Chipotle and McDonald’s have been on Wall Street’s radar for the last couple of weeks following the release of their fourth-quarter financial reports. Chipotle easily surpassed analysts’ expectations, while McDonald’s missed them. As a result, the two stocks moved in opposite directions: Chipotle shares headed north, while McDonald’s shares headed south.
But Chipotle’s shares trade with a forward PE more than twice that of McDonald’s (49 vs 23). In addition, according to Gurufocus.com, McDonald’s has a higher Economic Value Added (EVA) rate than Chipotle (12.58% vs 8.86%). A higher EVA means McDonald’s allocates capital more effectively than Chipotle, creating more shareholder value.
These diverse financial metrics complicate the assessment of the long-term prospects of the two stocks on Wall Street, dividing experts as to which company offers better value for long-term investors.
Avis Berg, CIO at Berg Capital Alex, thinks the choice between the two popular brands depends on the investor’s profile.
“Consider your investment goals and risk tolerance. If you’re seeking higher growth potential and are willing to accept higher volatility, Chipotle may be a better choice. But McDonald’s could be preferred if you prioritize stability, a long history of dividends, and a more diversified revenue stream. Diversification within your portfolio is also crucial, so consider how either stock aligns with your overall investment strategy,” he told International Business Times.
Alex Adekola, CEO and founder of Ready Adjuster, sees Chipotle as having better growth potential than McDonald’s as it continues expanding and innovating its menu.
“The company is still in the early stages of growth with under 3,000 locations globally,” he told IBT. “Its focus on high-quality ingredients and customization makes it stand out from traditional fast-food chains. Chipotle’s digital investments have also paid off, with digital sales accelerating sharply during the pandemic. If it can maintain strong unit economics while expanding, Chipotle should be able to grow revenues at a 20%+ clip for many years,” Adekola said.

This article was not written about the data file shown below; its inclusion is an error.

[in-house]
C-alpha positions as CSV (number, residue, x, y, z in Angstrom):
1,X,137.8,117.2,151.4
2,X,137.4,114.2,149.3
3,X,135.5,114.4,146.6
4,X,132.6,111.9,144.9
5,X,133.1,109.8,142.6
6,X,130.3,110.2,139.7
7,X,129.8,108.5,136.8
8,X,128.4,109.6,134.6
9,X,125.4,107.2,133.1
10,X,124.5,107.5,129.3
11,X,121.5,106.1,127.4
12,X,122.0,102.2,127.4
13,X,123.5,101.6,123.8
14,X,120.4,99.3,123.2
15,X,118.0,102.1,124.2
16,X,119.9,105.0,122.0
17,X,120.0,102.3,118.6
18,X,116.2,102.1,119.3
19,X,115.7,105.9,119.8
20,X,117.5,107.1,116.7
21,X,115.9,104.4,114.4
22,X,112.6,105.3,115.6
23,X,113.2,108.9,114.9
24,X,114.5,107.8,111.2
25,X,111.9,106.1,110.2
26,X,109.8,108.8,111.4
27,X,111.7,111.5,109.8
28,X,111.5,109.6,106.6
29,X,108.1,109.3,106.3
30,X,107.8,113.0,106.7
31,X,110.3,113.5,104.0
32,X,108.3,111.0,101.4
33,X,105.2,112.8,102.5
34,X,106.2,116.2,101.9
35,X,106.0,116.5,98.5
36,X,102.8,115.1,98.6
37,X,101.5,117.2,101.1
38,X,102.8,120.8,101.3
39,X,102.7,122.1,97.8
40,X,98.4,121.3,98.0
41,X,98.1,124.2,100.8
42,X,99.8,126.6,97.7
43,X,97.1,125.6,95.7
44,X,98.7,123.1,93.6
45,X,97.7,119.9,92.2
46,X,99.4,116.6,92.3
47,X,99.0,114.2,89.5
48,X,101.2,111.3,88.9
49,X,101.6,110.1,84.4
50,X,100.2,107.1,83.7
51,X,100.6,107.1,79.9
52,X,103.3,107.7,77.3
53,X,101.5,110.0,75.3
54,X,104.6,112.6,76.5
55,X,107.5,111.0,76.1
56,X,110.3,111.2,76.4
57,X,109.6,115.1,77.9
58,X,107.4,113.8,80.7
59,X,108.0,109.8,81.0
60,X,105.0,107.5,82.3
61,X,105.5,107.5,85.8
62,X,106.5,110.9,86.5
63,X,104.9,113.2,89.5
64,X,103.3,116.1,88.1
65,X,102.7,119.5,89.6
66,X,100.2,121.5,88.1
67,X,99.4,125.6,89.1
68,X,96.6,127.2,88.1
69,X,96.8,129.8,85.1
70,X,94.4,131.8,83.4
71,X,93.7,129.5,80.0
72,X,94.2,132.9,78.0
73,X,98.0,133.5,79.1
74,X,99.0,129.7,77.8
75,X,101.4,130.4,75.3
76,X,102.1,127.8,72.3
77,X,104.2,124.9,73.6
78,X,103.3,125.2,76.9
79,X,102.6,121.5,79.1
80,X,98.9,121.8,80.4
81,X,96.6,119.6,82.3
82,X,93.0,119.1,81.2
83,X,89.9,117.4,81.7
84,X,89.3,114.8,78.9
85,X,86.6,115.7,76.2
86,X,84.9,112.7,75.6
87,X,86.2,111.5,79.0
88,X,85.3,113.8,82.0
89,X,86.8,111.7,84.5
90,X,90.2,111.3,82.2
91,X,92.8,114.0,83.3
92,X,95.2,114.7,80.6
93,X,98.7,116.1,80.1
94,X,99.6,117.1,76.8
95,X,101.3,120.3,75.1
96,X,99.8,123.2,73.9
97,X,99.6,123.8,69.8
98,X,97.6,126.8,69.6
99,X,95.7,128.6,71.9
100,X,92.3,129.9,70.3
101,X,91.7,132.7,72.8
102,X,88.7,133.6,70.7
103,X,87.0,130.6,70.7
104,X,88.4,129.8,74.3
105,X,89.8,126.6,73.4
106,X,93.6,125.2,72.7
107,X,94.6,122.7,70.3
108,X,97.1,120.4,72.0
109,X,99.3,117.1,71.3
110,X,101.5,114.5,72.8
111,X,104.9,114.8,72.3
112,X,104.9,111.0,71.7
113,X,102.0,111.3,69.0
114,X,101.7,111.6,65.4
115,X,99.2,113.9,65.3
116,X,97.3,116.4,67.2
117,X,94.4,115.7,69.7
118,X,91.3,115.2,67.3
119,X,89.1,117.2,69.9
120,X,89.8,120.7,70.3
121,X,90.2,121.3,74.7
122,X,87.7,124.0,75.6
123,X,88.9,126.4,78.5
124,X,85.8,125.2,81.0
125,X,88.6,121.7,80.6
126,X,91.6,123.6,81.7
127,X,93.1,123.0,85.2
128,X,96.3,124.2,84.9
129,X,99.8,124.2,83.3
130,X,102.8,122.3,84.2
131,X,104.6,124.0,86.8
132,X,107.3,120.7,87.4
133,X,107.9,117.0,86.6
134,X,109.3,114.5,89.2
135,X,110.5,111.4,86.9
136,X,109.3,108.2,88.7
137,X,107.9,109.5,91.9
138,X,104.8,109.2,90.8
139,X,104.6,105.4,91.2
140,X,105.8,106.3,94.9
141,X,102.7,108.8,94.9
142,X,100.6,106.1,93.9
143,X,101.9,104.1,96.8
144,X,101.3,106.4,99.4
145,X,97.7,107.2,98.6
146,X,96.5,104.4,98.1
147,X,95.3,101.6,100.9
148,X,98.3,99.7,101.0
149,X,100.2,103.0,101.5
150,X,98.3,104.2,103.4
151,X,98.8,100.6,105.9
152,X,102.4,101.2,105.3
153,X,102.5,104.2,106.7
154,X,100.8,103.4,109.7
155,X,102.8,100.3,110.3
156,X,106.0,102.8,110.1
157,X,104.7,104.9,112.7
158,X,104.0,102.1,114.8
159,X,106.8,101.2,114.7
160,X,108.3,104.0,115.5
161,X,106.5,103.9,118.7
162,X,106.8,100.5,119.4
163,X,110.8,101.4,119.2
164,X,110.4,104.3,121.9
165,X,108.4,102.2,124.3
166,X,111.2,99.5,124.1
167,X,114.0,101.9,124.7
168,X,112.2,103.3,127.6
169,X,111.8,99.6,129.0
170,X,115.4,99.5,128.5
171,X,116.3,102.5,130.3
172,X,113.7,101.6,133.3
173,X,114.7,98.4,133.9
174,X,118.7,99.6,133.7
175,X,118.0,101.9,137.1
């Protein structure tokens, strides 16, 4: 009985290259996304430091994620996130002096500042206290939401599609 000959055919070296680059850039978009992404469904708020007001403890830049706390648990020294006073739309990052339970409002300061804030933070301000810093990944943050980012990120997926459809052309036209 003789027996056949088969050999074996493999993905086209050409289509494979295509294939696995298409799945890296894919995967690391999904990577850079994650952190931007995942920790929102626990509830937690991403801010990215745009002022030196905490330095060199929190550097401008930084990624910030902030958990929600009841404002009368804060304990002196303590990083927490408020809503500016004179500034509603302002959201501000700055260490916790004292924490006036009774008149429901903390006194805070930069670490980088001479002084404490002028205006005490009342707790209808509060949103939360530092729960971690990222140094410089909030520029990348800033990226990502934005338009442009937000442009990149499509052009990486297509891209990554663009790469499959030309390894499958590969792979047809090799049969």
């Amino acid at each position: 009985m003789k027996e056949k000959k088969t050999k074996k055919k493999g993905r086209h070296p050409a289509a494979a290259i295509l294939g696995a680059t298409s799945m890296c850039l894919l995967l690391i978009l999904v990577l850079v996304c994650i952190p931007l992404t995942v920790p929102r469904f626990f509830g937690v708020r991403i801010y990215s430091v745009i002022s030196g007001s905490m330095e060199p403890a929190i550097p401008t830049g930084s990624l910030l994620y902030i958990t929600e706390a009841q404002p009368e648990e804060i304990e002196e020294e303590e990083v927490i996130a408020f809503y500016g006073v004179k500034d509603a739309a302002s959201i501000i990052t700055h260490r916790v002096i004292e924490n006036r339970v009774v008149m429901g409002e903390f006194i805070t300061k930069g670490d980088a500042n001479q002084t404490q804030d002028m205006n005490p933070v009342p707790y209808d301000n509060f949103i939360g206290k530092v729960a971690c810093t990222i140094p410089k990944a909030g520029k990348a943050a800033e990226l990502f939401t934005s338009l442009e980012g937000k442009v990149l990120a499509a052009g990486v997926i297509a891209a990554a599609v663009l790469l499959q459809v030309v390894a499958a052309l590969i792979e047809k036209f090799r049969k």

Nonetheless, he, too, sees McDonald’s as suitable for long-term investors looking for investments with steady cash flow and high dividend payouts. “While its growth has stagnated in recent years, McDonald’s generates tons of cash flow and has a strong dividend that it can use to reward shareholders,” Adekola said, adding, “McDonald’s scale and real estate also give it an advantage… Owning both provides a balance of growth and stability.”
Kraig Kleeman, an entrepreneur and author, agrees. “Diversifying your portfolio with a mix of steady and high-growth stocks can be an intelligent strategy,” he stated. “It’s like having a balanced diet—some days, you go for the salad, and other days, only a Big Mac will do.”
Jon Morgan, CEO of VentureSmarter, leans toward Chipotle as it is strategically positioned to ride the evolving fast-food landscape. “The contemporary consumer is increasingly health-conscious and values transparency in sourcing,” he told IBT. “Chipotle has effectively tapped into this trend by offering high-quality, customizable meals made from fresh, often locally sourced ingredients.”
Morgan sees this commitment to quality and sustainability perpetuate Chipotle’s growth, something missing from McDonald’s performance. “While McDonald’s has its own merits, the shifting paradigm towards cleaner eating habits and the market’s emphasis on quality ingredients make Chipotle a more compelling choice for long-term investment,” he added.
Disclosure: The author owns shares of McDonald’s